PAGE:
For the Week of March 1, 2004
NOTE: For those who count such things, Wednesday is the 7th birthday of this newsletter. Who woulda thunk it? And in honor of that, we return this week to our original beat -- Internet Commerce -- to see whether our intended audience has gotten A Clue yet....
When this letter launched my only beat was Internet Commerce.
Seven years on, "Big Internet" commerce is fairly well established. Whole niches - classifieds, travel, books - have gone over to the Web. We even have the equivalent of a Wal-Mart in Amazon. And in eBay, we have something no other medium has ever had.
Small Internet commerce has not done so well. This remains curious to me, because small businesses can, in fact, get more from the Internet, more quickly, and with less investment than larger businesses.
So why don't they?
Partly this is because they think they have to act like big businesses. They think they need flashy Web sites, online shopping carts, expensive design services.
Well, a small business can succeed without any of that. You don't even need a domain name.
I had the chance to see why with the failure of my local sci-fi bookstore. Partly at my urging, the owner had created a mailing list, which actually extended his run for a few years. But he never properly exploited it. He sent his list regular missives, but they were always about him, not us. He had too much stuff, he had so many problems, he would go under if we didn't come in and buy NOW. Eventually the customers became exhausted.
It's amazing, in retrospect, how close he came to success without actually reaching the goal. He got a good list together, he e-mailed that list regularly, and he brought in some business from it.
He went wrong on the question of intimacy. He treated his customers like an abusive spouse, demanding that they serve him, which is not the way a lover acts. This is a key you can use to take any small business to success, even today.
First, provide an immediate benefit to anyone who agrees to join your list. Only take names in person, and hand them their premium personally. It could be a discount on that day's purchase, it could be the first $10 of a $50 gift certificate. It could be a free sample, or some consulting. Think of it as flowers or candy you bring to a first date.
Now what are you sending in your e-mail? You're sending three things, actually. First you're sending exclusive offers - goods, bargains or services your other customers can't get. Second (and this is more important than the first thing) you are sending yourself - your sensibility, your taste, your attitude, your personality. Third you are sending, actually insisting upon, a return note. Everywhere you can, a small business should be encouraging feedback. Suggest that rare goods be reserved, create special events that people will want to reserve space for, solicit ideas for products and services you can special order.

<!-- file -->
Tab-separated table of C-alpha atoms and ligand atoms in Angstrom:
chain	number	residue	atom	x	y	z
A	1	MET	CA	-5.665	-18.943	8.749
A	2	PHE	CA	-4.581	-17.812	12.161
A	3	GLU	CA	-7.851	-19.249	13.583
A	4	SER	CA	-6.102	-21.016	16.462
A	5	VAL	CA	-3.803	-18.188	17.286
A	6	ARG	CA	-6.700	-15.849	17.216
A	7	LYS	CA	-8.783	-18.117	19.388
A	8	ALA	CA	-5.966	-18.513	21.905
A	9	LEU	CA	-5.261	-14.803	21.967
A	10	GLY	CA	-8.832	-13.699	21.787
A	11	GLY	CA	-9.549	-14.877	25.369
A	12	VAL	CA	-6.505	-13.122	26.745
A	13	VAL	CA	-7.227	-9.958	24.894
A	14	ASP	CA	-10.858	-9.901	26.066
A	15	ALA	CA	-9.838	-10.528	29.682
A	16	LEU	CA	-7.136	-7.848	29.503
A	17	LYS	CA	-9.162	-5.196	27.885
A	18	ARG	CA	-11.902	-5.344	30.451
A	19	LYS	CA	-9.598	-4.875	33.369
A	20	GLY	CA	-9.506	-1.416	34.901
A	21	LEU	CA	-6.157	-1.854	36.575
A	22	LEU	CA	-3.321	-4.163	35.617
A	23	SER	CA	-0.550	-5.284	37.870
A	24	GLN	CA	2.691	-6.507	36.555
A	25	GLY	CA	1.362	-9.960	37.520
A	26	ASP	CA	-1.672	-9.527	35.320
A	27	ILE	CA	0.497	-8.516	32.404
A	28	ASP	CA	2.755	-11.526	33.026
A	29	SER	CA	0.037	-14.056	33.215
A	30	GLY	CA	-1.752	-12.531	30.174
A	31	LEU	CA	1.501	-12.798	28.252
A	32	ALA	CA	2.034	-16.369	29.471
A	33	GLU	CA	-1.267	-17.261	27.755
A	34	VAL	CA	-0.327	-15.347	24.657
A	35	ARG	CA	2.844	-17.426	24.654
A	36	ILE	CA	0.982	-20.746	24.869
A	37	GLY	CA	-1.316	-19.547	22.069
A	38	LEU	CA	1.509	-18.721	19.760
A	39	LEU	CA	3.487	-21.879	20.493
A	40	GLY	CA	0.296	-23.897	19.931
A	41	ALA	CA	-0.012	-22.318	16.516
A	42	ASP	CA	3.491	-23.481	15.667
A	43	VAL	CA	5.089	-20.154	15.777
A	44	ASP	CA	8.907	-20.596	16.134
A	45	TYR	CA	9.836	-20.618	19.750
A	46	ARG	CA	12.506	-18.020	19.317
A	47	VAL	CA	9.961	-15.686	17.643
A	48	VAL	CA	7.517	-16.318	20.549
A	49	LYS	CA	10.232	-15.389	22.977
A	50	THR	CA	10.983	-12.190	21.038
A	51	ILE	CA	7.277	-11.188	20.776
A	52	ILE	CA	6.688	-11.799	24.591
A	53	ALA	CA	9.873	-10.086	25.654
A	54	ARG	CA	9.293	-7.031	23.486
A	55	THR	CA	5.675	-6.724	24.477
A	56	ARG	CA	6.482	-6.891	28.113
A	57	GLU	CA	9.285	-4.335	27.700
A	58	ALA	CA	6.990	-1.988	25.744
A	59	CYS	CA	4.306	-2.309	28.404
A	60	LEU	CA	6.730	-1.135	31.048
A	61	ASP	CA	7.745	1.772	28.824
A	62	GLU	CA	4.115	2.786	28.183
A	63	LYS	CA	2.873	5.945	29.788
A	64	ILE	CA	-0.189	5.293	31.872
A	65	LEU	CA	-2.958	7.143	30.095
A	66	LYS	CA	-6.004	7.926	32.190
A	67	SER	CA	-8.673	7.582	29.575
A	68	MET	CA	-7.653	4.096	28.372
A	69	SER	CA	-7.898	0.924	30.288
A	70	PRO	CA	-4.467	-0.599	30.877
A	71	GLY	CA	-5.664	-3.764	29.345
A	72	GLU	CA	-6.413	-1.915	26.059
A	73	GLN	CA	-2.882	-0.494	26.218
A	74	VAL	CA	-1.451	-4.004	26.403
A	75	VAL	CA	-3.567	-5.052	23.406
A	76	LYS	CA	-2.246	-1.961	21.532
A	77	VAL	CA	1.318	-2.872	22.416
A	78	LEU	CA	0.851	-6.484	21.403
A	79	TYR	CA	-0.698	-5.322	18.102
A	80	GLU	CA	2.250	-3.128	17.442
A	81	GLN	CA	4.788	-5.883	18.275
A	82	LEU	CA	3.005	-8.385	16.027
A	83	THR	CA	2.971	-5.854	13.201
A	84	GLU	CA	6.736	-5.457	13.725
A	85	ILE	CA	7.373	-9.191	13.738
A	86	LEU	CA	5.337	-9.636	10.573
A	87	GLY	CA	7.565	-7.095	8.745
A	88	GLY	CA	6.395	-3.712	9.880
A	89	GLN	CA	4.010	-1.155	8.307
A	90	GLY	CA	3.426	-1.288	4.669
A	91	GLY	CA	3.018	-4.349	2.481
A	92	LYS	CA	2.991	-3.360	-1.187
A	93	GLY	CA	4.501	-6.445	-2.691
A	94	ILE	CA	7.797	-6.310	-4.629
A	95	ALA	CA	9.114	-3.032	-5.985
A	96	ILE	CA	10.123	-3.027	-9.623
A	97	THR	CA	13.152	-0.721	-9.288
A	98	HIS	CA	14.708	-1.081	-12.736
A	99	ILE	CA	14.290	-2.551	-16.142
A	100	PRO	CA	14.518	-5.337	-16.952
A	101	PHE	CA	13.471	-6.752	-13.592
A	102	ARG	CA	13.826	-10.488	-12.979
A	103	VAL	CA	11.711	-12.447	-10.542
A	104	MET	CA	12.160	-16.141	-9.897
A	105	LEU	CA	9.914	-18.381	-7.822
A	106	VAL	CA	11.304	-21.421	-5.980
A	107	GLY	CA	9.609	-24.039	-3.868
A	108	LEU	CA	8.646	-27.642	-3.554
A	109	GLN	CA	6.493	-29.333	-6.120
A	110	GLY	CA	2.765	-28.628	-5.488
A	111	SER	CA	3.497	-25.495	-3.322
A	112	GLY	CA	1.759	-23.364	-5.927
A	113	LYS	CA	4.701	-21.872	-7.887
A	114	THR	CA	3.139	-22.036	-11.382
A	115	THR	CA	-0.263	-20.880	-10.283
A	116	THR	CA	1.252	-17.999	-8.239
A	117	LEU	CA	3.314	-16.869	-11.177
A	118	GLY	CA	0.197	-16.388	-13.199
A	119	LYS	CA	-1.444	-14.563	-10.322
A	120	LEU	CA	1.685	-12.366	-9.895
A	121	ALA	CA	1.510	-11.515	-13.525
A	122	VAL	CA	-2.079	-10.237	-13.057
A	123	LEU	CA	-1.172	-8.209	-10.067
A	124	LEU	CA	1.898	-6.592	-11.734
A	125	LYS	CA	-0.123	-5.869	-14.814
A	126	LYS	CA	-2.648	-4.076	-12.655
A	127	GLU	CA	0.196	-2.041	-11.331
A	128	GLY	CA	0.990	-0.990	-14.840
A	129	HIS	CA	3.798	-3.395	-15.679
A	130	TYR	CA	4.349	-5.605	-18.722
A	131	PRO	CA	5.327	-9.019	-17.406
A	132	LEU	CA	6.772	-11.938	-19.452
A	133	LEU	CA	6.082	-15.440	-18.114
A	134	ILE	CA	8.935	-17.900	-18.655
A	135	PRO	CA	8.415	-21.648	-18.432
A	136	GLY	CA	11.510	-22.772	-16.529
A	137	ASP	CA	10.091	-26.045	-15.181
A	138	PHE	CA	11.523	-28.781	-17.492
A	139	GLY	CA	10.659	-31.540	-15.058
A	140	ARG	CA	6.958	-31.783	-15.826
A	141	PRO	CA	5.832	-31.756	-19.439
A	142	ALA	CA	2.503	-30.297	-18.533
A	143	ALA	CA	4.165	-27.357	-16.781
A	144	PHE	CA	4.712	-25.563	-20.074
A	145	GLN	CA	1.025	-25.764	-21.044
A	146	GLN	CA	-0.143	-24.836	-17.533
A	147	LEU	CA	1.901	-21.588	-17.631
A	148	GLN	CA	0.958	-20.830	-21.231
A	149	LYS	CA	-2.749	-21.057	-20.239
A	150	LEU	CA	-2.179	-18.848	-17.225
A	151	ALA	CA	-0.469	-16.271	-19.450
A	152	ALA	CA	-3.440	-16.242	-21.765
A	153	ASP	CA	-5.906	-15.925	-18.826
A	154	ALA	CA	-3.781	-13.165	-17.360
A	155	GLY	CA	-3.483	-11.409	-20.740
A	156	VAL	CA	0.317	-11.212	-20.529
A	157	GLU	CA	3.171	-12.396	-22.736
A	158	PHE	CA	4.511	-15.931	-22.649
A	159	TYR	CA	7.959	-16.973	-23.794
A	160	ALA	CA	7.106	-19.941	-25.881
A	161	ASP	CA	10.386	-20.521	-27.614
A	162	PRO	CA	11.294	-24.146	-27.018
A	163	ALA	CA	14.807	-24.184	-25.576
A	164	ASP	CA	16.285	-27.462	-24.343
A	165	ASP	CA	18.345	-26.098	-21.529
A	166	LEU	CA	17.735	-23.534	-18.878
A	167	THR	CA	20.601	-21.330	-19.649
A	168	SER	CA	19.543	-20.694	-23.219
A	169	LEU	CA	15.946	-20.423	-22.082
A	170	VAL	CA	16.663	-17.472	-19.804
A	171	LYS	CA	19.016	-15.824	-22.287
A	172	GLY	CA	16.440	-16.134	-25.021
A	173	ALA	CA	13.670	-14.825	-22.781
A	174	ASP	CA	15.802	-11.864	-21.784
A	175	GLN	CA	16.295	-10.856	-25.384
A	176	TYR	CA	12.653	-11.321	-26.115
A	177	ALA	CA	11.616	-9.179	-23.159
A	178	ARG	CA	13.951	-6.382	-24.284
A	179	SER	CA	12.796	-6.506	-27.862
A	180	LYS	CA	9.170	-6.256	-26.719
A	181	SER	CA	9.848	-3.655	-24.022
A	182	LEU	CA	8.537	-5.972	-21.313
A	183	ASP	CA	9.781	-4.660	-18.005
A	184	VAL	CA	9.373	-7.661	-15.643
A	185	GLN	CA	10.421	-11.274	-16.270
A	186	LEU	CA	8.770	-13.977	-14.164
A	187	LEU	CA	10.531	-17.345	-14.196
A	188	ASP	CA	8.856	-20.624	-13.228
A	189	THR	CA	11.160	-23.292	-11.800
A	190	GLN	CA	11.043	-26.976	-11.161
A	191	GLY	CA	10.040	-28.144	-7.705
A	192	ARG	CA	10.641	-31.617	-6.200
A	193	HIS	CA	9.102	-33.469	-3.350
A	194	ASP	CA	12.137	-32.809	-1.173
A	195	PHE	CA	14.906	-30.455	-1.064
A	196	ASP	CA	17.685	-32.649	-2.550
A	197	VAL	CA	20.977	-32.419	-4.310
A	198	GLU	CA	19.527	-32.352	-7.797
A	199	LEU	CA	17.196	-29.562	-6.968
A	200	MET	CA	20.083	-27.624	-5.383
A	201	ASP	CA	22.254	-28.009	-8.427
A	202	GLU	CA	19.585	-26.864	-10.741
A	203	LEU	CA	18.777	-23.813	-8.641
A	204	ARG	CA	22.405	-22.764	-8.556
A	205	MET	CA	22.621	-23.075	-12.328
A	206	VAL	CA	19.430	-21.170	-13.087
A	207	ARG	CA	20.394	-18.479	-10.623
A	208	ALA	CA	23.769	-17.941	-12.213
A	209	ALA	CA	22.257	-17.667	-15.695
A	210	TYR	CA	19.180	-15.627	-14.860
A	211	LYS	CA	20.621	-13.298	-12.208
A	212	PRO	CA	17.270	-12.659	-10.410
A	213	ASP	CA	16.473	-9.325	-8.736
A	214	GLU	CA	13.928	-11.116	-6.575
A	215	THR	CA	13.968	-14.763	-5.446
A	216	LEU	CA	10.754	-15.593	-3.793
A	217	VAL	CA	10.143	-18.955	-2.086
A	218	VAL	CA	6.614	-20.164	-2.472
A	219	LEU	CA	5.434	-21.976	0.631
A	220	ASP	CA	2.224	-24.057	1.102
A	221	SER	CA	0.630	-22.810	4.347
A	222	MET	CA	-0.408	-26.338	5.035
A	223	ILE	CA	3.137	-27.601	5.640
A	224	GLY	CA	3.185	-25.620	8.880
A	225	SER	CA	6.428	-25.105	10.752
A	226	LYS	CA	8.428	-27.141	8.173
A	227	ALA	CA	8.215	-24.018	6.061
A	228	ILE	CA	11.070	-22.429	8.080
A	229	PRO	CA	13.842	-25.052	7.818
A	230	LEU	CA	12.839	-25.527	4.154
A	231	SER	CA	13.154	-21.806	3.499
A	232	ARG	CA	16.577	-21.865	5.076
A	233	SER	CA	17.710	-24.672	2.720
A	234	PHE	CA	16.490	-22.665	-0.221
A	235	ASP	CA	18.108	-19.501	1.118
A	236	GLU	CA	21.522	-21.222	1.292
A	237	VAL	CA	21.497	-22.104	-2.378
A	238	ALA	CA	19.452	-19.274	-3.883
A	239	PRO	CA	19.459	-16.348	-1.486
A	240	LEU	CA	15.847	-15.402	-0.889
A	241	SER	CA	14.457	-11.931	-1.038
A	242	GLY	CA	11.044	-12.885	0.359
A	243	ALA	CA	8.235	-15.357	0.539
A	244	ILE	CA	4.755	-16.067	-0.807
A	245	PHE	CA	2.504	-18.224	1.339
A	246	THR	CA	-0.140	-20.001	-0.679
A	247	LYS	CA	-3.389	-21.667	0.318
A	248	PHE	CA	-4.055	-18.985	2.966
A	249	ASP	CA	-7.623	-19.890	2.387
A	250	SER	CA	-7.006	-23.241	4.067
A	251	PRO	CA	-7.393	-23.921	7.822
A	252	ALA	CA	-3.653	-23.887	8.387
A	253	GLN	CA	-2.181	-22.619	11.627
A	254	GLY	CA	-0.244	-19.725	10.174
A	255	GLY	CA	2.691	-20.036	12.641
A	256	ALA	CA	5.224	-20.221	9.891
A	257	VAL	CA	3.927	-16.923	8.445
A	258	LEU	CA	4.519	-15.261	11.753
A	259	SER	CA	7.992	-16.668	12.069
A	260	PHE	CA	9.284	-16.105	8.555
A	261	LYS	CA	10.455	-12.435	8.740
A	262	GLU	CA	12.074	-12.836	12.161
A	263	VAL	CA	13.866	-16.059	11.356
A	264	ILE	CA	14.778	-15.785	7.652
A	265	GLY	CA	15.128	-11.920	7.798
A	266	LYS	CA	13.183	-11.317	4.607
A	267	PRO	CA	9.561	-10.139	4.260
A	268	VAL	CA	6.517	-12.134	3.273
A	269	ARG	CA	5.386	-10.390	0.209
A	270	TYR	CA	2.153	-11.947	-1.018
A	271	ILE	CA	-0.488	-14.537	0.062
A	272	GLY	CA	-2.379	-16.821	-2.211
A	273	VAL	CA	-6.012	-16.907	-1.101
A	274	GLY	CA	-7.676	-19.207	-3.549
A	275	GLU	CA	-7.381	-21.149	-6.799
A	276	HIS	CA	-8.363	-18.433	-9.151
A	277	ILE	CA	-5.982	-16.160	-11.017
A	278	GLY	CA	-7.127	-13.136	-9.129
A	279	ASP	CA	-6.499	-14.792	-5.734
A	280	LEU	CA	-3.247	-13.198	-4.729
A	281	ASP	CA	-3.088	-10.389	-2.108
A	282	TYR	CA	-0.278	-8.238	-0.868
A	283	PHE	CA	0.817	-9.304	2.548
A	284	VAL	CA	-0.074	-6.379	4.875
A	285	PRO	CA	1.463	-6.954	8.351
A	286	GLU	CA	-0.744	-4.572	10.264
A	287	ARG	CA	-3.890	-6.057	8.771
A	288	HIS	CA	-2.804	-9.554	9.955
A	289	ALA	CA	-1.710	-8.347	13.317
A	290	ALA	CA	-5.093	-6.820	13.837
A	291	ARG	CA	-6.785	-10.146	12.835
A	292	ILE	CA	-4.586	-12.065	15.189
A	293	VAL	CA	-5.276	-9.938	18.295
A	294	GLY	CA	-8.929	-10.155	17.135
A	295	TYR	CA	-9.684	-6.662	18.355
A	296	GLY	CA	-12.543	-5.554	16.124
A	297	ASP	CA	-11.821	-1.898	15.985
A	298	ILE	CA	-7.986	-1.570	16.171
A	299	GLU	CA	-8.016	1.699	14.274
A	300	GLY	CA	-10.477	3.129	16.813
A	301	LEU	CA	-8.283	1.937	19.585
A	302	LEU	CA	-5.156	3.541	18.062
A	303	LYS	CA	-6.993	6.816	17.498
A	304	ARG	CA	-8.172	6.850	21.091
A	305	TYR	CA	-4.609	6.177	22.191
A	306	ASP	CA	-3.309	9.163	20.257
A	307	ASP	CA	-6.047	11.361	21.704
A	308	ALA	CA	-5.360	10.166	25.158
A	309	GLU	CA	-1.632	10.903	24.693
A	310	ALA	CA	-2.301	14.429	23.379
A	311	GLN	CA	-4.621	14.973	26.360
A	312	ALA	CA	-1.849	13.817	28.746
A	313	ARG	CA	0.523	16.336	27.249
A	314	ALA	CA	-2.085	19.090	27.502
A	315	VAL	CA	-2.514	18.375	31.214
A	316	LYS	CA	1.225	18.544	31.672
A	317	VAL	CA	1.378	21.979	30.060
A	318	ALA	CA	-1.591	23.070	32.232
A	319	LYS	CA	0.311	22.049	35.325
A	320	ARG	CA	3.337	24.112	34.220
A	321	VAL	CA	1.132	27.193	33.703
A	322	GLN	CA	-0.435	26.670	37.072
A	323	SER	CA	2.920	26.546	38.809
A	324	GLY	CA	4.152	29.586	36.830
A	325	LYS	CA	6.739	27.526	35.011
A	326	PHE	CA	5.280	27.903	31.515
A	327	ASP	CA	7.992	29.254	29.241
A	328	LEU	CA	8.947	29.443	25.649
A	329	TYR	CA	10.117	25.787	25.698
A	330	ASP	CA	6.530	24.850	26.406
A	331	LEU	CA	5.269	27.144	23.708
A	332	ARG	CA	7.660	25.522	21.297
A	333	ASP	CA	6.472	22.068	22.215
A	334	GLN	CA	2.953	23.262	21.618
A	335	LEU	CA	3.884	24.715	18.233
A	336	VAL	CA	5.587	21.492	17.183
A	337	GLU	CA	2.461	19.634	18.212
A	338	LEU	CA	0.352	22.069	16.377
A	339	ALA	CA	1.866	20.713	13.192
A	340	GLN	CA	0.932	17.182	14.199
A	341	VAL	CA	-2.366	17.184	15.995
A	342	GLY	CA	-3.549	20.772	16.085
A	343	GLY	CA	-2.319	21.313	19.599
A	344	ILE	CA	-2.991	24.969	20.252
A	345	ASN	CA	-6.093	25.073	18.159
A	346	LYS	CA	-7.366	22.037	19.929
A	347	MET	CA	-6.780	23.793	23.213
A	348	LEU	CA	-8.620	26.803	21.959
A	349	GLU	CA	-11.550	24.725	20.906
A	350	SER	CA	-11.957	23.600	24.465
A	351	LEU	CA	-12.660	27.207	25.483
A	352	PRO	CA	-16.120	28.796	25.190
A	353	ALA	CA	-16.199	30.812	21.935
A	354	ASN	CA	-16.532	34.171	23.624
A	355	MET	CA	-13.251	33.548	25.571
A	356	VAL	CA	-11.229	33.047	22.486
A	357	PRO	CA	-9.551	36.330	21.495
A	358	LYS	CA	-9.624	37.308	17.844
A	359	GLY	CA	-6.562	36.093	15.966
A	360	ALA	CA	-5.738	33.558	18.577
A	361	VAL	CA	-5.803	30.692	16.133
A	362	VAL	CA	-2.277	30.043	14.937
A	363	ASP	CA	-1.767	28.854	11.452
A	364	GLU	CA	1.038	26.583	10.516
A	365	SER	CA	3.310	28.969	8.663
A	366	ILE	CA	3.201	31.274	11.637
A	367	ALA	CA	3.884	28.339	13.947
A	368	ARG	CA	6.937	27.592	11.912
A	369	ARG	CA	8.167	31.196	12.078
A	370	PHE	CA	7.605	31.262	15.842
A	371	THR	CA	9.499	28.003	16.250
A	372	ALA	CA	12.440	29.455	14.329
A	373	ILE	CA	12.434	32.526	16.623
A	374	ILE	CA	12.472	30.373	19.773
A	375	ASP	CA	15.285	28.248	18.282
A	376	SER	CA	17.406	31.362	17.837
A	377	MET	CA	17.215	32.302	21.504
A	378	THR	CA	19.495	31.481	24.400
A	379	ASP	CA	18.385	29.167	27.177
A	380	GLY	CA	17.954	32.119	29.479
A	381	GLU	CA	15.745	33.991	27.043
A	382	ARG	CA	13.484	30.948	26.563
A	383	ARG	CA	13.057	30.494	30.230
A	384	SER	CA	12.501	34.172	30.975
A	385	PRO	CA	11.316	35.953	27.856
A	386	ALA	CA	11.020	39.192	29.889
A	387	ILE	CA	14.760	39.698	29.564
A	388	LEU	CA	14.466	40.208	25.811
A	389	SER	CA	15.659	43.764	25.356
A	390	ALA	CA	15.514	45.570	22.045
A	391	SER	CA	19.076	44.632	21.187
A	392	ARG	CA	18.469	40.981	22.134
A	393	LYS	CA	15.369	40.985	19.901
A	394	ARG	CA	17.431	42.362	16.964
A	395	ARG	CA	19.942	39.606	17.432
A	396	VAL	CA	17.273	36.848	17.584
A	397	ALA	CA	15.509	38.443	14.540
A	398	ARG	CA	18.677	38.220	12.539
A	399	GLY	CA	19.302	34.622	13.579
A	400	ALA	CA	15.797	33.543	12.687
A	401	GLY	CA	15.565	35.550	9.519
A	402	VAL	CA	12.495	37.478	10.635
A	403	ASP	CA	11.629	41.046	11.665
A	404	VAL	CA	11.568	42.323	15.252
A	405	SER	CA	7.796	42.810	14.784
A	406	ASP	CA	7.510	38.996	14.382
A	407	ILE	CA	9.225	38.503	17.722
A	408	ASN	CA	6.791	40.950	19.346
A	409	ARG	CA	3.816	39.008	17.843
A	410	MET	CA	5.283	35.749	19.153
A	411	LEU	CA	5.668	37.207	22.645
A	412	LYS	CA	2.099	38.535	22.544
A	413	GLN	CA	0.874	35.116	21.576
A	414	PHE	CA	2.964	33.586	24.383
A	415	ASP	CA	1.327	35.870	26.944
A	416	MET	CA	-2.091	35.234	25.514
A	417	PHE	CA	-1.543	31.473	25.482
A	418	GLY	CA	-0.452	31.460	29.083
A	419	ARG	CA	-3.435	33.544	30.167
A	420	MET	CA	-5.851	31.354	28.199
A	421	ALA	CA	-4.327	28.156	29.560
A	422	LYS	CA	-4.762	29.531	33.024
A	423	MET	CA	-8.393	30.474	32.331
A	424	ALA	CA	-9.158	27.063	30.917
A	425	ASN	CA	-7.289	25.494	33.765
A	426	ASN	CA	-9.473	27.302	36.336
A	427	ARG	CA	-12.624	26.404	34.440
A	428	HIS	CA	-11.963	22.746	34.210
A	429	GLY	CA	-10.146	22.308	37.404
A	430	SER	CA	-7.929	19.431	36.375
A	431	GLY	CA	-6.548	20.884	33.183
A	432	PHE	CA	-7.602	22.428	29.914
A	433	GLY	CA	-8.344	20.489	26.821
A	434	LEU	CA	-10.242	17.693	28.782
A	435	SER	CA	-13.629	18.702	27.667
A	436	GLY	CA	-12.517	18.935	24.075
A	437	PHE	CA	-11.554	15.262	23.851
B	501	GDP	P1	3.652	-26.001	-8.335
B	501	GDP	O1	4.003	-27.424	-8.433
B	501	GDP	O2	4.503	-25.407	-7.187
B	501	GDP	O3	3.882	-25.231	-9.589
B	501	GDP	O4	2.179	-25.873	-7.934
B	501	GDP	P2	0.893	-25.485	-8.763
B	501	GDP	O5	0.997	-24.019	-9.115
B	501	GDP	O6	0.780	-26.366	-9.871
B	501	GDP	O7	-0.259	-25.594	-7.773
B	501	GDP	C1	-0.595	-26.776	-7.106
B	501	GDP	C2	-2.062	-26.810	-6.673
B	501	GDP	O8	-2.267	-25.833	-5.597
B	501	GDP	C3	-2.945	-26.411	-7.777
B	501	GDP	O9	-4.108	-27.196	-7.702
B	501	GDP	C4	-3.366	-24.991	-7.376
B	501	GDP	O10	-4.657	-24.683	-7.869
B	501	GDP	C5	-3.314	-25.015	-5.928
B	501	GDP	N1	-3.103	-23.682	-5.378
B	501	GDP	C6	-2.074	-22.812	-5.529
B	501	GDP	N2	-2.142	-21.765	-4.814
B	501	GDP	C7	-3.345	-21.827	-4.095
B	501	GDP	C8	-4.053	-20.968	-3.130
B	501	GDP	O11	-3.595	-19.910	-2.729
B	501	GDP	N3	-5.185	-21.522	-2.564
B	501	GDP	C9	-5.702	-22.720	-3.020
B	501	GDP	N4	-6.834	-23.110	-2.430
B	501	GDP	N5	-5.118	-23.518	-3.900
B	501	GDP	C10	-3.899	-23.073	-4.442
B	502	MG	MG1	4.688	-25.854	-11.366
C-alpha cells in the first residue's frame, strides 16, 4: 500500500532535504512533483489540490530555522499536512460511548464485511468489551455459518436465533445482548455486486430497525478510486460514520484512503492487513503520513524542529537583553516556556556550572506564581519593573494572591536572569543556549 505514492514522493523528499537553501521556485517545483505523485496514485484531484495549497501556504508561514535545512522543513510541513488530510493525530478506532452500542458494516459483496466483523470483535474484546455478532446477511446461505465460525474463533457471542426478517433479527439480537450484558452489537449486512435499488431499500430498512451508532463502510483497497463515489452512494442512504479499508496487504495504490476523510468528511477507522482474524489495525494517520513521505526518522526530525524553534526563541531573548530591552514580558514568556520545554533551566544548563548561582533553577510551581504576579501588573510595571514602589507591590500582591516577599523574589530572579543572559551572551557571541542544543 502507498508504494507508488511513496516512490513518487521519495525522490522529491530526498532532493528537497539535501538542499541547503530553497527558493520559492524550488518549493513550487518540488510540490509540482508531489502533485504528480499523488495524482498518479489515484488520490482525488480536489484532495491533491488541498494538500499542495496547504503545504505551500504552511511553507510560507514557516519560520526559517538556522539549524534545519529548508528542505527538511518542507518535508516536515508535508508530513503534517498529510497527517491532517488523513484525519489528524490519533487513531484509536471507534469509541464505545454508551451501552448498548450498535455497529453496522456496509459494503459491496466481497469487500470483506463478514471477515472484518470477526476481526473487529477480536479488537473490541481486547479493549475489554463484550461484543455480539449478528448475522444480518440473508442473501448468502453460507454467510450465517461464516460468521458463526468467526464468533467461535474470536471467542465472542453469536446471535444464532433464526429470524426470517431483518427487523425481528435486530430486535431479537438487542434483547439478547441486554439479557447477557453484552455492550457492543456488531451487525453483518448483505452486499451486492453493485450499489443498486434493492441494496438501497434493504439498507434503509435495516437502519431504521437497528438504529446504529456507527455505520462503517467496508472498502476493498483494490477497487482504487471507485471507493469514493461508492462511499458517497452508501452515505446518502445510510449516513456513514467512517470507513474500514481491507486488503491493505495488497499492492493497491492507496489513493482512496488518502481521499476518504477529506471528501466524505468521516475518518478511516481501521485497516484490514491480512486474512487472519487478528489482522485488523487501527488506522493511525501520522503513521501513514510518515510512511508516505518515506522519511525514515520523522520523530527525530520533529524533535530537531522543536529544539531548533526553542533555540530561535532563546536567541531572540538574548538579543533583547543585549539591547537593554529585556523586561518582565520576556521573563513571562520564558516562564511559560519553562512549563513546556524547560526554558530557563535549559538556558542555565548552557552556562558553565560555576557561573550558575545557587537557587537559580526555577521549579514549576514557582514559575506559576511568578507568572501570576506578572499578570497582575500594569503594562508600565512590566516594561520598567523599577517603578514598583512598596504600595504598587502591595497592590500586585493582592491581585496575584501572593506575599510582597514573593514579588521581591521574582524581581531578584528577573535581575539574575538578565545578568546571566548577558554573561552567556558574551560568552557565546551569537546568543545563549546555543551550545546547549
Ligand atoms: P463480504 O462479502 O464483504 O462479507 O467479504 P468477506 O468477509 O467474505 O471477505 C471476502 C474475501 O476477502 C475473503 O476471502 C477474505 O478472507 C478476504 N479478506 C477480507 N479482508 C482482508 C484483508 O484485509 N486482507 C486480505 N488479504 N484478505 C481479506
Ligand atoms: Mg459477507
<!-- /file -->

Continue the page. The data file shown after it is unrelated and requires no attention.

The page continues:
You're trying to get personal conversations going. You're trying to create intimacy. You're building a customer database, both on a computer and in your head, that will keep you one step ahead of demand. In the end you're trying to become the hub of a community.
When people feel an intimate relationship with a merchant, they tell their friends about it. If you can provide the same great service to these new customers you do for your older ones, you are building your business.
Every sale that comes as a special order is a sale you wouldn't make otherwise. Every special event you can get together is free money. Every response from any customer represents new intimacy, and new commitment, from them to you. And this is where referrals come from.
You don't need an e-mail server for this. You don't need an e-mail service. The fact is that a small business can work well with fewer than 1,000 regular, committed customers, along with walk-in trade. And, with a committed cadre of regulars you're bound to get some reviews, some publicity, some reporters nosing around asking what your secret is. Share it. It's no secret. The key is execution.
The number of list members you'll need to succeed won't vary as much as you think. The more your product or service costs, the less often it's bought, but if you can maintain intimacy over the course of 2-3 years that one purchase will make up your cost. This is how real estate works. Lower-cost goods and services have regular customers who buy more often, but they buy less each time. The list sizes may be similar, but the lower-priced goods demand more intimacy.